I had been in another, well, world. Something I couldn't even name properly. It was awfully real for something that wasn't supposed to exist. Realizations buffeted me right and left. The universe was not quite how I'd imagined it. Before today it had all been plain and there, in one place. It was a very vast place, yes, but all in the regular plane of existence. I had figured that we just hadn't gotten around to exploring it all yet.

Now everything was strange. I had stepped sideways through the thin air and come out in a place that had no truck with my concept of reality. It seemed to work with the rules I was accustomed to, and yet it didn't completely. It was almost as if it was a mix of different sets of rules-and they sometimes contradicted each other. Cigarettes didn't just appear out of nowhere and neither did clothing disappear. On the other hand, gravity and the natural formations of rock and the meager greenery I'd seen had been intact. I let the problem wrestle with itself in the back of my mind as I turned to consult the library books.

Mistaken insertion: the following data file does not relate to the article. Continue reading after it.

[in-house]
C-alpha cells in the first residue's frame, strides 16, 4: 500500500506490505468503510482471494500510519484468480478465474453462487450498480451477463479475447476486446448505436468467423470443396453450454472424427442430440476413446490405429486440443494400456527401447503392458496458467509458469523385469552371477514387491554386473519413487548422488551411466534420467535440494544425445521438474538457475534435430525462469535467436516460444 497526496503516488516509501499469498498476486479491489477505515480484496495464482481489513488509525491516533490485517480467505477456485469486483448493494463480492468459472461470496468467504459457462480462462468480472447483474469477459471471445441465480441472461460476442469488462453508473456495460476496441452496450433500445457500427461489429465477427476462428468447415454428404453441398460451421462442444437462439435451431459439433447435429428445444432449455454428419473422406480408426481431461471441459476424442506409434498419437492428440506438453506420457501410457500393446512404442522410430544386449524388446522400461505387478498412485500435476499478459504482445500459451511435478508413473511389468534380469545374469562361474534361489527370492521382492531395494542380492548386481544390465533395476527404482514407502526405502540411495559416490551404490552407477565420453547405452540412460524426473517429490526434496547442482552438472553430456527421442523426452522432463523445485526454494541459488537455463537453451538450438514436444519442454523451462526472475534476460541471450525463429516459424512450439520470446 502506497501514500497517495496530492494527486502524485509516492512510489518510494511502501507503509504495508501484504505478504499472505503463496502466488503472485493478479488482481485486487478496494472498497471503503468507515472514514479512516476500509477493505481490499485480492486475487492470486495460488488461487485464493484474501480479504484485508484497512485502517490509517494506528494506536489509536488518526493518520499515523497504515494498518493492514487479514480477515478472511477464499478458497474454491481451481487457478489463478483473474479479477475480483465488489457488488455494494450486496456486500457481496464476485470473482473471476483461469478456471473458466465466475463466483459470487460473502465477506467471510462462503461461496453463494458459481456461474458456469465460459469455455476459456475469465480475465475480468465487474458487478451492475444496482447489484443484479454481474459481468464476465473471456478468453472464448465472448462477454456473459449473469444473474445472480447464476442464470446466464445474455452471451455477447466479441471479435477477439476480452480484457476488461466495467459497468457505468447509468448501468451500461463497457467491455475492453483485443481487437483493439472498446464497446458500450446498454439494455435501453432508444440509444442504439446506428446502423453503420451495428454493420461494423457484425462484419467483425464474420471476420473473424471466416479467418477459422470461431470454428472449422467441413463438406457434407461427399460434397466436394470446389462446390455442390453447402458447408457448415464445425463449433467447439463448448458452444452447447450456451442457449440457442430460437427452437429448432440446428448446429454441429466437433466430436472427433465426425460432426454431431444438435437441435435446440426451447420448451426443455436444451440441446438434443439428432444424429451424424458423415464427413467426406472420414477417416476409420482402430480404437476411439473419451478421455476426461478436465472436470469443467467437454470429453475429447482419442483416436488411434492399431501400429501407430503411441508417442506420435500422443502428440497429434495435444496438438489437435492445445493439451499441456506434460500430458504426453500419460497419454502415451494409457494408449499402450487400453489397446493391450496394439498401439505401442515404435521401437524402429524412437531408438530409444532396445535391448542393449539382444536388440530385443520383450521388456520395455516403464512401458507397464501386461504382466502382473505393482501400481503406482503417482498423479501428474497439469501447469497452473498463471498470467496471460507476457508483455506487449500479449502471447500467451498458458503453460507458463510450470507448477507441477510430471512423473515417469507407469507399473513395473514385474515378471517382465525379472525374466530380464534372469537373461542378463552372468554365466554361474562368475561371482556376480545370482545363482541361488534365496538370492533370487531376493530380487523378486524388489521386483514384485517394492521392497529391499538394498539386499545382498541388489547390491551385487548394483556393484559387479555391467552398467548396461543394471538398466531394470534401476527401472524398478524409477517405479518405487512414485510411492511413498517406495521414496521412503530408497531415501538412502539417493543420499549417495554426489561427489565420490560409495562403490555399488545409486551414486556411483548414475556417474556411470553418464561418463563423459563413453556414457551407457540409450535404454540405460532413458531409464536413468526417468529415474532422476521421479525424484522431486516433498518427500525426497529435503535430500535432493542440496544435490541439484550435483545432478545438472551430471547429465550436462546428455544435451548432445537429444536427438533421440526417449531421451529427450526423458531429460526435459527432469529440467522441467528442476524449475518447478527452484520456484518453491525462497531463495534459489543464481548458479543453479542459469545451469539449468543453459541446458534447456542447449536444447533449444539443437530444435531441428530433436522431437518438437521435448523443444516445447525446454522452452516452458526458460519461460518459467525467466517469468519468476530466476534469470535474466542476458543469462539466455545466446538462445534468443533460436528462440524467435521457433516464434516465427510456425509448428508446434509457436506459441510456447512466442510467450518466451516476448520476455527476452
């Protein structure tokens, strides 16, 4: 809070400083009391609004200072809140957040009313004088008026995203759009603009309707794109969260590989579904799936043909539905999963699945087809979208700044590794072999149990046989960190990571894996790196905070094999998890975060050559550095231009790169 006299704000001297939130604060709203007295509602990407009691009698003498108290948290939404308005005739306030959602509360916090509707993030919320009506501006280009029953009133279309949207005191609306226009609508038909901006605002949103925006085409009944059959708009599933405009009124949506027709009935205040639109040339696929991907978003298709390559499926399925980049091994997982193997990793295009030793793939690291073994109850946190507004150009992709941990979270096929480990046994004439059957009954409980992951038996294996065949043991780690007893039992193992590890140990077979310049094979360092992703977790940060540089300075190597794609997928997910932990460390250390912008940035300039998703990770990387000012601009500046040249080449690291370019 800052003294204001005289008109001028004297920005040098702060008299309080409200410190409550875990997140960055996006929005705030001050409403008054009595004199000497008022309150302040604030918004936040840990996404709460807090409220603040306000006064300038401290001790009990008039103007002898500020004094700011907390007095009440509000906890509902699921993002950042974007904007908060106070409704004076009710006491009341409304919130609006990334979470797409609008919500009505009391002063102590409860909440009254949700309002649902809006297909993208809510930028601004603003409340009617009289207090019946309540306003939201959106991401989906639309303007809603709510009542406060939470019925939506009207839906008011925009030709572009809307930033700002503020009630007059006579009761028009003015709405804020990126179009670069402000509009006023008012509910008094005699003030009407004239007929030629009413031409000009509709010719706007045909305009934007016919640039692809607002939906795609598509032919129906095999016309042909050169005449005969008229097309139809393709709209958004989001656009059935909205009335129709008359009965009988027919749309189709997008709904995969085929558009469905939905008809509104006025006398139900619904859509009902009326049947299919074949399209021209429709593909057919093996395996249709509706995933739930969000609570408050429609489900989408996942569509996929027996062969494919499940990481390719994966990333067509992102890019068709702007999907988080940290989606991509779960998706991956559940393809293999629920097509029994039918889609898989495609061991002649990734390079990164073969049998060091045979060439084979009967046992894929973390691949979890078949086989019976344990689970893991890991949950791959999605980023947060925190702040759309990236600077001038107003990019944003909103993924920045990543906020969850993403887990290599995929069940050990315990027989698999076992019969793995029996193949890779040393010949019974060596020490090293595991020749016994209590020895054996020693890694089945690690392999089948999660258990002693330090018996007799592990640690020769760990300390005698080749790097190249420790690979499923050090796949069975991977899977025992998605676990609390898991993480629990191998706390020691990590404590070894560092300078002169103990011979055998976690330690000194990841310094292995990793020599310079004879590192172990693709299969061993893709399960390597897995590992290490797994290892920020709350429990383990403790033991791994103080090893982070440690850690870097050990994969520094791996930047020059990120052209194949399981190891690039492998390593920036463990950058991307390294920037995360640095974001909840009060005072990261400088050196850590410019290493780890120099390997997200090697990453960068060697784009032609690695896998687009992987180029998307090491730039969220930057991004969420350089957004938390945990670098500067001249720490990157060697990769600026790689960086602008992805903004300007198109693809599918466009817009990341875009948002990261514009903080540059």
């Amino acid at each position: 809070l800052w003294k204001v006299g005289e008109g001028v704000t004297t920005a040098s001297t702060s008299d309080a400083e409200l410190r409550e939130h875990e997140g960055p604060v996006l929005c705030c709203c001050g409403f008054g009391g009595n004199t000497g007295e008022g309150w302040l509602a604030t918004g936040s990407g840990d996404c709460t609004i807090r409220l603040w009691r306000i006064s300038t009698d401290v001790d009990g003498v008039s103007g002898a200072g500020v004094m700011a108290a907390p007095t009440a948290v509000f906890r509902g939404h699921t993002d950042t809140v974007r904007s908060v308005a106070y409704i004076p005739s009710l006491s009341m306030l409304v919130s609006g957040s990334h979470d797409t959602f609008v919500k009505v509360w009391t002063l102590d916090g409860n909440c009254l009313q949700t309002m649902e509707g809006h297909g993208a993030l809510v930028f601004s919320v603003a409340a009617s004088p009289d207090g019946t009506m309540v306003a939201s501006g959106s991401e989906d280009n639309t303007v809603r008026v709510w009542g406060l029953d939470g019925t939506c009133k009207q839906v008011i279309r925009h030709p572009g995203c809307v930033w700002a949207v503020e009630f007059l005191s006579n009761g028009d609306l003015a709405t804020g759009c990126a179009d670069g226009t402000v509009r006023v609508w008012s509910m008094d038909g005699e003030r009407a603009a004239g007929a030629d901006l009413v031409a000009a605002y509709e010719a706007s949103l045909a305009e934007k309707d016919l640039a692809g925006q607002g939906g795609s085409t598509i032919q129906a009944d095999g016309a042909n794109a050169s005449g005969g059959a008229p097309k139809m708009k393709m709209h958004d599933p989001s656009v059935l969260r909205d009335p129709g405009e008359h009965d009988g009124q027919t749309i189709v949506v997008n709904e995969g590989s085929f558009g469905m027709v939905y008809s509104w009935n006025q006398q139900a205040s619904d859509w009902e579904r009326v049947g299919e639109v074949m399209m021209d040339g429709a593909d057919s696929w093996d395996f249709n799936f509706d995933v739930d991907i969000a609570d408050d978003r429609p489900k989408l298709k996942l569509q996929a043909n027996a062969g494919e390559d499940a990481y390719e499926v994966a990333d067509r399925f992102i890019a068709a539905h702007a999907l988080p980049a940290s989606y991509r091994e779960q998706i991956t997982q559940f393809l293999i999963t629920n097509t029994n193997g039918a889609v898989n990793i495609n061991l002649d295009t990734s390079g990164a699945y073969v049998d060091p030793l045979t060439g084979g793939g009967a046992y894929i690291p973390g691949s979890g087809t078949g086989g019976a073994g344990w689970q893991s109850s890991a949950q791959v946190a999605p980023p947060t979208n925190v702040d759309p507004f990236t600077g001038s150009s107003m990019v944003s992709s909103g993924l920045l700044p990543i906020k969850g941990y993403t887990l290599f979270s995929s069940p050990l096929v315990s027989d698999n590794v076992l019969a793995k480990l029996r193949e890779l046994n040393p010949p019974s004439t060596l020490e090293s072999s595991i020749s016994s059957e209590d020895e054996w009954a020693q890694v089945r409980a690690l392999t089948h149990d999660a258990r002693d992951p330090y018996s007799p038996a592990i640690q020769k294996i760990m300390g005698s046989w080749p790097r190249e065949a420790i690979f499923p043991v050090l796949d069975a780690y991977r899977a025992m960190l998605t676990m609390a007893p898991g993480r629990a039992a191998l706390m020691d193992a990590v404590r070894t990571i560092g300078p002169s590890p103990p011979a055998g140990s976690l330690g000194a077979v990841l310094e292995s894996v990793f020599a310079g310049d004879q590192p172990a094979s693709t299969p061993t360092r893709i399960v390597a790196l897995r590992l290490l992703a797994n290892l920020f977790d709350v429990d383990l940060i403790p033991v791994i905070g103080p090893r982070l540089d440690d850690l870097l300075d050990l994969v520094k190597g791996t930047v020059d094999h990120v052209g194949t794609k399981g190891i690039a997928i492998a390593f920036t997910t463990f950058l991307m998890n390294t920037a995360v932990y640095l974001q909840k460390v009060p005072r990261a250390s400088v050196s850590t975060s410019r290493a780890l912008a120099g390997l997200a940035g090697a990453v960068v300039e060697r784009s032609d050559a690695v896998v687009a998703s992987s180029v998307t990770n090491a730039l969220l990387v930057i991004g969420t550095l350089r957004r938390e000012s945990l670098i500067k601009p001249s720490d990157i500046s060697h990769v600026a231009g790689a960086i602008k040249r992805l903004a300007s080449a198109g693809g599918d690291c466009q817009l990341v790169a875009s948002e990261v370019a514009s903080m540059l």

The first book-a history book-talked about a series of invasions. I was interested to find that the fairies (so the book said authoritatively) were actually an ancient race of people calling themselves the Tuatha De Danann. They'd come from four cities in the unspecified north and had burned their boats once reaching Ireland so they could never be tempted to return. Then when they were defeated in war with the next invaders, they'd gone "Underhill", again an unspecified location.